Most of the time, discussions about behavioral health EHR costs focus almost exclusively on the actual outlay for the system, implementation and ongoing maintenance. Maybe hardware is also included when the behavioral health hospital in question doesn’t have the requisite foundation.
But there are economic efficiencies enabled by an EHR that behavioral healthcare facilities would do well to embrace in determining what an EHR solution actually costs. Hard costs are reduced when coupled with reductions in pre-EHR inefficiencies that can effectively be addressed using the healthcare IT system.
When deciding whether or not your behavioral health hospital can afford an EHR, there are a few different areas to consider in fleshing out a complete and accurate ledger of total costs and savings enabled by the healthcare IT system.
Let’s start with the most mundane potential source of savings—the elimination of (optimistic) or dramatic reduction in (realistic) the use of paper.
Before EHRs, medical record keeping was a paper-based, manual project that required paper, ink, printers, filing cabinets or shelves and people to manage all those records. With EHRs, your patient records become readily available to clinicians without an extensive search. Updates to the record don’t require the printing of more documents.
Figuring out how much savings the move to an electronic environment might create is as simple as determining annual expenditures on related supplies before the EHR goes in and comparing that with paper, ink., etc., purchases after the system is fully in use.
Keep in mind that while the elimination of paper records may reduce labor in one area, the adoption of healthcare IT may expand labor in another. Labor costs may stay the same or potentially rise.
Duplicate and Unnecessary Testing
Cleveland Clinic worked with their EHR vendor to build hard stops into the system. Now, when a doctor tries to order a duplicate test, they’re blocked and instead see the most recent results of the test they’d tried to order. Originally starting with just a few, the list of lab tests that should not ordered more than once daily ballooned to more than 1,300.
After nearly two years using the hard-stop approach, Cleveland Clinic had prevented around 18,000 duplicate tests and saved close to $300,000 in lab costs.
By limiting who can order complex molecular genetic tests, the clinic also saved more than $700,000 over two years. Adding a genetics counselor and molecular genetic pathologist in the lab to advise physicians on which tests to order saved another $820,000.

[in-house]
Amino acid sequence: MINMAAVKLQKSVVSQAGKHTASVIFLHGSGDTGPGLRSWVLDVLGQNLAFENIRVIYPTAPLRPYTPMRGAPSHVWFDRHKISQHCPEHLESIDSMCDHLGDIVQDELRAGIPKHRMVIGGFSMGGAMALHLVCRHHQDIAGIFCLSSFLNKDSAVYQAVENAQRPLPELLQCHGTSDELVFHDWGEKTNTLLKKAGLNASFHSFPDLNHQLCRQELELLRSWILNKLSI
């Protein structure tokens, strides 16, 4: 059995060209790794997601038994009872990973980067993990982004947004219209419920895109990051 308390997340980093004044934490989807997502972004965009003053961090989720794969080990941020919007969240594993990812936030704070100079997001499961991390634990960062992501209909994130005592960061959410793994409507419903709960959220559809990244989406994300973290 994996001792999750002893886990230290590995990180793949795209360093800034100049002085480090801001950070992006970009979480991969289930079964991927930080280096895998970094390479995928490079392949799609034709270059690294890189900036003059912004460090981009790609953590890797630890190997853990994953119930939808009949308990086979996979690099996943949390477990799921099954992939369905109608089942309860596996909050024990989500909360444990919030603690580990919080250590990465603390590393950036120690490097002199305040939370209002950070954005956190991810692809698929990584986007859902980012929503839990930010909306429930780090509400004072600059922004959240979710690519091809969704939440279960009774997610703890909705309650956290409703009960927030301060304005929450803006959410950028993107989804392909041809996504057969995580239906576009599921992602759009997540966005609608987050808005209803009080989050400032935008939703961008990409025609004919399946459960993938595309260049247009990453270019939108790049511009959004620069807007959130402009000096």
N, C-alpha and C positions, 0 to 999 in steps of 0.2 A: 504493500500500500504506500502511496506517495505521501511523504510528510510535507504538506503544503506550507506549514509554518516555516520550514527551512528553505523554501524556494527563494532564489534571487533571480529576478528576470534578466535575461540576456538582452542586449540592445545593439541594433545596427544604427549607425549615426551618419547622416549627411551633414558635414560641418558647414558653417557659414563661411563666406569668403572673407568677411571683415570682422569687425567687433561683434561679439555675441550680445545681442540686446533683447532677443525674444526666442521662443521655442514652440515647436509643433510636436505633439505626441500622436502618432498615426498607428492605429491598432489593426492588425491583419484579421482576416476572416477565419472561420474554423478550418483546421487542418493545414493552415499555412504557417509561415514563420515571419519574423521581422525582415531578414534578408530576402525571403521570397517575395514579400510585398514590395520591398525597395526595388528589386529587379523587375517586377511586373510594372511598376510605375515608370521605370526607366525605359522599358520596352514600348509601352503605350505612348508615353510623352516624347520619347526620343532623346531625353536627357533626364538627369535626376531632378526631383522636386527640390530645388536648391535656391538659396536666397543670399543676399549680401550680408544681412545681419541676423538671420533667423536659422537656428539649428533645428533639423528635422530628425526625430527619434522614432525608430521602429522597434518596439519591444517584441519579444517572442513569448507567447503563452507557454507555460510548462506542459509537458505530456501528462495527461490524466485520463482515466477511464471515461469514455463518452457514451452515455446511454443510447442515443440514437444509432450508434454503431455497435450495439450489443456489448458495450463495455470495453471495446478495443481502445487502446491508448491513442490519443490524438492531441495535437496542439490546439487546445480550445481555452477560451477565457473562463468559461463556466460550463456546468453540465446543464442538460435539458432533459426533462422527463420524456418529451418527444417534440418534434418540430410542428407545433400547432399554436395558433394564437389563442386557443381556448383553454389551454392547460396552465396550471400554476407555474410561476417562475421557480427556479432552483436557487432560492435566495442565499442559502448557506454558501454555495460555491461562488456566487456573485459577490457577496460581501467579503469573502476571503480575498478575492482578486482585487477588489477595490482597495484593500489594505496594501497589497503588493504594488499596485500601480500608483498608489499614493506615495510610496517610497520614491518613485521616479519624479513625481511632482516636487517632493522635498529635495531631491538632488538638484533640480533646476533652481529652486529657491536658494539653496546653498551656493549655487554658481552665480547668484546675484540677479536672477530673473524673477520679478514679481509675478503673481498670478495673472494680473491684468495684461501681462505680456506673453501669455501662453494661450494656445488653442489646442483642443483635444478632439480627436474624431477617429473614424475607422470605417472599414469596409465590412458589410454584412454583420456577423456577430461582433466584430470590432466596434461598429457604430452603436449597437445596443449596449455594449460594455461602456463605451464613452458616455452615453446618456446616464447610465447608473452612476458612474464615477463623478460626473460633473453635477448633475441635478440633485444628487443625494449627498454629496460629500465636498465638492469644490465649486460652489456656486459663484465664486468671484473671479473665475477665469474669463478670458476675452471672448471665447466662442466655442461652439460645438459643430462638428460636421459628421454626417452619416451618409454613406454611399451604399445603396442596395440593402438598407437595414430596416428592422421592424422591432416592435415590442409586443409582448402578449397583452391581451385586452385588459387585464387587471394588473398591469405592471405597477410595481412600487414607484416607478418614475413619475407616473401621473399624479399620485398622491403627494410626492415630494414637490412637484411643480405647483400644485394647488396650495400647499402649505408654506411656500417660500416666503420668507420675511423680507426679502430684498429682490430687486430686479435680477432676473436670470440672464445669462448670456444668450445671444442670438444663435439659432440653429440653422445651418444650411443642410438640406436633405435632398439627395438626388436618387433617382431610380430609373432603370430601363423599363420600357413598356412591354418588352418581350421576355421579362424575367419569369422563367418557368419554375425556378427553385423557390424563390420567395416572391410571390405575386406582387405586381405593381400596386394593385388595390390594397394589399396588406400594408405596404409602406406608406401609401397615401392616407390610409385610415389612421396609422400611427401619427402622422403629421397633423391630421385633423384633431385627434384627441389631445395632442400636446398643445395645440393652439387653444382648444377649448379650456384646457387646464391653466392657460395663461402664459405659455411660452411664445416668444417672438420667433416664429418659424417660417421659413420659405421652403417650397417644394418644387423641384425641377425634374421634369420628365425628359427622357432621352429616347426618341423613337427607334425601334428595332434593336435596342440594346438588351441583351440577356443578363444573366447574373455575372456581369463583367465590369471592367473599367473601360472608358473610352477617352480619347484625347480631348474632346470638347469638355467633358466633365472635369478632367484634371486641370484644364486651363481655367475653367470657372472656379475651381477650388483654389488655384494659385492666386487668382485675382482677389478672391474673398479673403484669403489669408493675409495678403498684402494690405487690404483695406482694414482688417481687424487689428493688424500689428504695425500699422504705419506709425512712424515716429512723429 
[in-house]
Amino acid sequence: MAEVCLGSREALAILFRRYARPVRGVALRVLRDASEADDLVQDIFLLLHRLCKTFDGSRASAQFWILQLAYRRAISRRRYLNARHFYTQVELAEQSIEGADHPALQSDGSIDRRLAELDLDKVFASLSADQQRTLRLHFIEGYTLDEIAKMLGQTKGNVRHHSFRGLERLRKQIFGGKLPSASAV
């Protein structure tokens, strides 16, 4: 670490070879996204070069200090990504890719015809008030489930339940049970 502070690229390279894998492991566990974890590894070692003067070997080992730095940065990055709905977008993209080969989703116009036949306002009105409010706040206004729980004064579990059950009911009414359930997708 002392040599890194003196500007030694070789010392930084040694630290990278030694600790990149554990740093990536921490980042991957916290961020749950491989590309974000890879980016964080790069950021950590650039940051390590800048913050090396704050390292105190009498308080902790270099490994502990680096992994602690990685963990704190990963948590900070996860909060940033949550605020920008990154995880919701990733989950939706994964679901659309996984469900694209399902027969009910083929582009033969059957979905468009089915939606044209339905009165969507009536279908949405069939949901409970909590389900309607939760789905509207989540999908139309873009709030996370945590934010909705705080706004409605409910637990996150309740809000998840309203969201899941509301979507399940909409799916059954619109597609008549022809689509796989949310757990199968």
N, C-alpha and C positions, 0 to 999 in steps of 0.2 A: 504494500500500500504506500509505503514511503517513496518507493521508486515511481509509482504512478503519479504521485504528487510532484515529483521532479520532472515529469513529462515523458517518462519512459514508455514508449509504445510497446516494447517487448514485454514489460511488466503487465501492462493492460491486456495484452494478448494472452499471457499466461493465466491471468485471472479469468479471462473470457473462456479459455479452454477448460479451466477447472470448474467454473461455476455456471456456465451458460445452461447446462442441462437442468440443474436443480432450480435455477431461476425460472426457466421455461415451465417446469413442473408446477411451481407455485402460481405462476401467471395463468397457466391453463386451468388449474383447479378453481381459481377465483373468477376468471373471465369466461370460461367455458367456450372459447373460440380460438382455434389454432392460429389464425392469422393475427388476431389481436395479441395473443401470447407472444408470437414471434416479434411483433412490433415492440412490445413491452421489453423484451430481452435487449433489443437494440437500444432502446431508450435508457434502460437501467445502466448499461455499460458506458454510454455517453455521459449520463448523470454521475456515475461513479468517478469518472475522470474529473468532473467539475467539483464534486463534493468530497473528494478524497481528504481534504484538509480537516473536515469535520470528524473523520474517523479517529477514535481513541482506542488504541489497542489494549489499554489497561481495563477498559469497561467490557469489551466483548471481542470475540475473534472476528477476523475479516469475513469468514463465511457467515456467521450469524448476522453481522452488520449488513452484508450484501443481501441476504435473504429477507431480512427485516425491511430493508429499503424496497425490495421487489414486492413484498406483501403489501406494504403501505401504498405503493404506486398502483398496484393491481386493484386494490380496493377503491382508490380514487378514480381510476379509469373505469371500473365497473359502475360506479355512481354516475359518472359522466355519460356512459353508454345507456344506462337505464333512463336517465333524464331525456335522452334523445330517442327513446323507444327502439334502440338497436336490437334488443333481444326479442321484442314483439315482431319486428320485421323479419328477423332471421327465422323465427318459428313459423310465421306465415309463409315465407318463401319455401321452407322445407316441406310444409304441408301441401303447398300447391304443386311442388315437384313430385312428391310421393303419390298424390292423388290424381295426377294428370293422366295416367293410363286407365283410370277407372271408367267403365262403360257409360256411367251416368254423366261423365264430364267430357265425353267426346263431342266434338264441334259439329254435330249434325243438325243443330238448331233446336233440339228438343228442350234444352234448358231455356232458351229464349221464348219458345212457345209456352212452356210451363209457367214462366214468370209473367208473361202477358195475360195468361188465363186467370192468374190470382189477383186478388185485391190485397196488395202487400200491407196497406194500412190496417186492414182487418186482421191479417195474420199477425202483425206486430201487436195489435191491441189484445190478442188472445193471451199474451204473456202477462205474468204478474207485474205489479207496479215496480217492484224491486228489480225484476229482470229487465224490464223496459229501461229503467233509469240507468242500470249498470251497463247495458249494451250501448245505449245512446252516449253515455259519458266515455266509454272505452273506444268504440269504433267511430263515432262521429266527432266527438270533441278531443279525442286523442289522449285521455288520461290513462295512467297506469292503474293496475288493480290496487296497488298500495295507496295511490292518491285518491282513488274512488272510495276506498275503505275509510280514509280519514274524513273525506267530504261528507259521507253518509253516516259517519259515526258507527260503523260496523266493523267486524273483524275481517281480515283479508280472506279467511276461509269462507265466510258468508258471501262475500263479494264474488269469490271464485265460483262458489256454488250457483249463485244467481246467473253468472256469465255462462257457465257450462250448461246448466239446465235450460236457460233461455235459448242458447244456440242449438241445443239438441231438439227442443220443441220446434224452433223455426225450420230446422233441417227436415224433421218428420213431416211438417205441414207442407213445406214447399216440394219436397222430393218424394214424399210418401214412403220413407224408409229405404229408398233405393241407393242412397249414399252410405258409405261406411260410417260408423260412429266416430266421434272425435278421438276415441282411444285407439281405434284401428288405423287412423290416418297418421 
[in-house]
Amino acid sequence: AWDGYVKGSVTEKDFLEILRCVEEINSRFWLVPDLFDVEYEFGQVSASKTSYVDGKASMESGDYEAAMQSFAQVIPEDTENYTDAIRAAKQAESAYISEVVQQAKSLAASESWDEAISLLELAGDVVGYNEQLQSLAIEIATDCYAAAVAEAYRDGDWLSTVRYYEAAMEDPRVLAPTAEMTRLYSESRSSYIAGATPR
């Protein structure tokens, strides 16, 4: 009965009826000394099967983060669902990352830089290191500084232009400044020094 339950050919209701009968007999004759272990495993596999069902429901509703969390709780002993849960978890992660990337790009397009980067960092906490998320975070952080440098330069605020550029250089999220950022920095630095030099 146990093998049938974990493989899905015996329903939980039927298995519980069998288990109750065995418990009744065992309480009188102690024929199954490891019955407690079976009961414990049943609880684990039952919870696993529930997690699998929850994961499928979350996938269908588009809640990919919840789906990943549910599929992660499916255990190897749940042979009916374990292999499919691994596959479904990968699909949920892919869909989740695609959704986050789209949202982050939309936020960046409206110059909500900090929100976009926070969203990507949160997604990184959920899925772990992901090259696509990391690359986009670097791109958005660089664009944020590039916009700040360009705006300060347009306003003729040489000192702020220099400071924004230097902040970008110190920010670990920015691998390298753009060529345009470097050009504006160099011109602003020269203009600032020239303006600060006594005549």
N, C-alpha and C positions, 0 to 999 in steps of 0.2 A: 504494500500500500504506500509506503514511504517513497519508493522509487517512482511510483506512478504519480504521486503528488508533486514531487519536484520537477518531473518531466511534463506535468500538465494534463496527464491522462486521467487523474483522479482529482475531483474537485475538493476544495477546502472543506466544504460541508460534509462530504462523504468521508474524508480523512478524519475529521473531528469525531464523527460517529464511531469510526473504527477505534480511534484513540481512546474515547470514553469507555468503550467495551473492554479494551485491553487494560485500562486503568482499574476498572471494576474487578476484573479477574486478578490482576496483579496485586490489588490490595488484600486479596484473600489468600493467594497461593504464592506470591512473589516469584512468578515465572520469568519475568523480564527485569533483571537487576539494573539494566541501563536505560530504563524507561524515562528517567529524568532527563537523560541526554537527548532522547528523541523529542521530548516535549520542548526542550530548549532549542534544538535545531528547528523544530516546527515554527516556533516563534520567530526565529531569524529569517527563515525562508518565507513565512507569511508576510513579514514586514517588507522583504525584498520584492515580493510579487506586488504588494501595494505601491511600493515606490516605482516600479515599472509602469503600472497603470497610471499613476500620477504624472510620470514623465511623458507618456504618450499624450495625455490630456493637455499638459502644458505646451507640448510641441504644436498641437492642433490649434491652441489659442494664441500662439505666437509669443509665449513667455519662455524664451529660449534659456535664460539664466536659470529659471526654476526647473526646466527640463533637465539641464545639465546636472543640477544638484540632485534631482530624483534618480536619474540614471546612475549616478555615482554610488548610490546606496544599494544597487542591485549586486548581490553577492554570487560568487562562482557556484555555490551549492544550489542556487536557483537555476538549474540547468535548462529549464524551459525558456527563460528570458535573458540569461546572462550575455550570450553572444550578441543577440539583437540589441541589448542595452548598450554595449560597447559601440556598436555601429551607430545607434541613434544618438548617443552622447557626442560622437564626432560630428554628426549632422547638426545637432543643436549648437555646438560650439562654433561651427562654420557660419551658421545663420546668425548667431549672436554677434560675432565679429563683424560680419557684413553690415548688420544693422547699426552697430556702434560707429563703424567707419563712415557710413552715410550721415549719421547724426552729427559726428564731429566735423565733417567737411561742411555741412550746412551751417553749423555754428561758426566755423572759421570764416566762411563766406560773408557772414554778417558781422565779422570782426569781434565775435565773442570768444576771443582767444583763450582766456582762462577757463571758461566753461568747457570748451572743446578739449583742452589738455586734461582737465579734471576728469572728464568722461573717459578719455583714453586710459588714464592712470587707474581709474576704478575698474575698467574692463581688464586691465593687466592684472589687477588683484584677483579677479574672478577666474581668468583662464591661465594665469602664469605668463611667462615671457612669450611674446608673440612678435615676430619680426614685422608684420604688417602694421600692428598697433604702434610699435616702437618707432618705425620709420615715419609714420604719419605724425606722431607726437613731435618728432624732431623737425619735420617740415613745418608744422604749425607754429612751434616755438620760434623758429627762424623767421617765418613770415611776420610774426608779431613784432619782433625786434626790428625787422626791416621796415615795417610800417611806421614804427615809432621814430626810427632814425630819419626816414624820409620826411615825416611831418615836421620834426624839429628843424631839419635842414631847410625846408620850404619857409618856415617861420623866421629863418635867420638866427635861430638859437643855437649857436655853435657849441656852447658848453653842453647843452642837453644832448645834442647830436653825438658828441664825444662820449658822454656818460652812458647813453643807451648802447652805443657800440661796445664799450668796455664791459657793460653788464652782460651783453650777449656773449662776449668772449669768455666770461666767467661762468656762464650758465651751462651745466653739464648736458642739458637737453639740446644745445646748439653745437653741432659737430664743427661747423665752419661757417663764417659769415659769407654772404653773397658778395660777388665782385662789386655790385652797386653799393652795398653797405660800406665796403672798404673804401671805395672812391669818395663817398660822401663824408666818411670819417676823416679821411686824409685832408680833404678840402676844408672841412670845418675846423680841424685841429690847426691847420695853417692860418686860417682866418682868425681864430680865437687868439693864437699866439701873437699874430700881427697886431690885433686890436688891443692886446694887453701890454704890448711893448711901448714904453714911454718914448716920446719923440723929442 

This is how one outpatient organization used their healthcare IT system to manage costs. The same opportunity exists for behavioral health hospitals that have implemented a comprehensive healthcare IT system. What can you learn from the experience of other providers? How creative can you be with your own system?
“Health care in the United States is not as safe as it should be—and can be,” read the opening lines of the Institute of Medicine’s groundbreaking 1999 report To Err is Human. “At least 44,000 people, and perhaps as many as 98,000 people, die in hospitals each year as a result of medical errors that could have been prevented, according to estimates from two major studies.”
Earlier this year, two Johns Hopkins clinicians estimated that medical error is actually the third leading cause of death in the U.S., after heart disease and cancer, and is the cause of nearly 10 percent of all annual deaths.
In behavioral health, data is harder to come by. A Medscape study that looks at medication errors (prescription, transcription, dispensing, administration) in psychiatric facilities yielded three interesting results: behavioral health providers write a lot of prescriptions, most psychiatric medication errors are high risk and self-reporting leads to vastly underestimated numbers of medication errors.
What do medical errors cost? The IoM report estimated that preventable injuries cost from $17 to $29 billion annually. A separate study of medication errors in a large teaching hospital pegged the annual cost of errors at $5 million and estimated that the total annual cost of errors in all acute care facilities was $20 billion.
To be clear, medical errors and medication errors are not synonymous—the latter is a subset of the former. But every facility has some of both, every incident is very expensive, and properly implemented and configured EHRs reduce medical errors, saving your organization significant amounts of money in the process.
Of course, saving patient lives is more important than saving money, which is why medical errors are such a heated topic in healthcare. But in economics, every mistake, every duplication, every inefficiency has a cost, and those costs accrue to both the individual organization and society at large.
Look at the functions of your behavioral health organization in economic terms and embrace the opportunity to evaluate and create efficiencies through the EHR. By finding more efficient ways to approach daily tasks, you can increase patient and clinician satisfaction, and reduce the costs associated with operations.
This article was originally published on Medsphere and is republished here with permission.